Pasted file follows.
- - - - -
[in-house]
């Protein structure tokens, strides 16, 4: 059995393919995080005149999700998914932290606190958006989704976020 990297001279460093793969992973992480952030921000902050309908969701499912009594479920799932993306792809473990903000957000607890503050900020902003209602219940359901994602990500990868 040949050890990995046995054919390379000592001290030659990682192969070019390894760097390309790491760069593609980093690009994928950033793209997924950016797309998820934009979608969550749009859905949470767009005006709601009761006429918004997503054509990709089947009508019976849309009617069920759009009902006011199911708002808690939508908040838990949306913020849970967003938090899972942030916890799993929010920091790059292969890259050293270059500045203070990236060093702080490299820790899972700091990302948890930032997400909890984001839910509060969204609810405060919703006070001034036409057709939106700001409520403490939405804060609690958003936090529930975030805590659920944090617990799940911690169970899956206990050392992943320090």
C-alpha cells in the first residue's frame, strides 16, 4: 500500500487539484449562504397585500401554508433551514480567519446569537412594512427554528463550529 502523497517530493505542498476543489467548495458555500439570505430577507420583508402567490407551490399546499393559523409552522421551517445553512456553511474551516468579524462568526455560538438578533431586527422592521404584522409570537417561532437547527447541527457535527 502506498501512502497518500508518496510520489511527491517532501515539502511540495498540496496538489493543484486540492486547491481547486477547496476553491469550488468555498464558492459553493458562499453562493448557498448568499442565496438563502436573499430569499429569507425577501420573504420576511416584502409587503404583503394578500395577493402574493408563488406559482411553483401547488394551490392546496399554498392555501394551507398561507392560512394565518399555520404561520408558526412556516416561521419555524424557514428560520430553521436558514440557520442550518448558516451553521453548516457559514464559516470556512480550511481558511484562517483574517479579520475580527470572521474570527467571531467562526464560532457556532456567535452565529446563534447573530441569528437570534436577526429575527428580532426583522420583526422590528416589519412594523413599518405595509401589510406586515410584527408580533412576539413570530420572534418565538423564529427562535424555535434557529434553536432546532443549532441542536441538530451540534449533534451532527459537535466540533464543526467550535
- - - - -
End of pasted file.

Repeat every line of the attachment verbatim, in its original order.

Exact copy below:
[in-house]
């Protein structure tokens, strides 16, 4: 059995393919995080005149999700998914932290606190958006989704976020 990297001279460093793969992973992480952030921000902050309908969701499912009594479920799932993306792809473990903000957000607890503050900020902003209602219940359901994602990500990868 040949050890990995046995054919390379000592001290030659990682192969070019390894760097390309790491760069593609980093690009994928950033793209997924950016797309998820934009979608969550749009859905949470767009005006709601009761006429918004997503054509990709089947009508019976849309009617069920759009009902006011199911708002808690939508908040838990949306913020849970967003938090899972942030916890799993929010920091790059292969890259050293270059500045203070990236060093702080490299820790899972700091990302948890930032997400909890984001839910509060969204609810405060919703006070001034036409057709939106700001409520403490939405804060609690958003936090529930975030805590659920944090617990799940911690169970899956206990050392992943320090």
C-alpha cells in the first residue's frame, strides 16, 4: 500500500487539484449562504397585500401554508433551514480567519446569537412594512427554528463550529 502523497517530493505542498476543489467548495458555500439570505430577507420583508402567490407551490399546499393559523409552522421551517445553512456553511474551516468579524462568526455560538438578533431586527422592521404584522409570537417561532437547527447541527457535527 502506498501512502497518500508518496510520489511527491517532501515539502511540495498540496496538489493543484486540492486547491481547486477547496476553491469550488468555498464558492459553493458562499453562493448557498448568499442565496438563502436573499430569499429569507425577501420573504420576511416584502409587503404583503394578500395577493402574493408563488406559482411553483401547488394551490392546496399554498392555501394551507398561507392560512394565518399555520404561520408558526412556516416561521419555524424557514428560520430553521436558514440557520442550518448558516451553521453548516457559514464559516470556512480550511481558511484562517483574517479579520475580527470572521474570527467571531467562526464560532457556532456567535452565529446563534447573530441569528437570534436577526429575527428580532426583522420583526422590528416589519412594523413599518405595509401589510406586515410584527408580533412576539413570530420572534418565538423564529427562535424555535434557529434553536432546532443549532441542536441538530451540534449533534451532527459537535466540533464543526467550535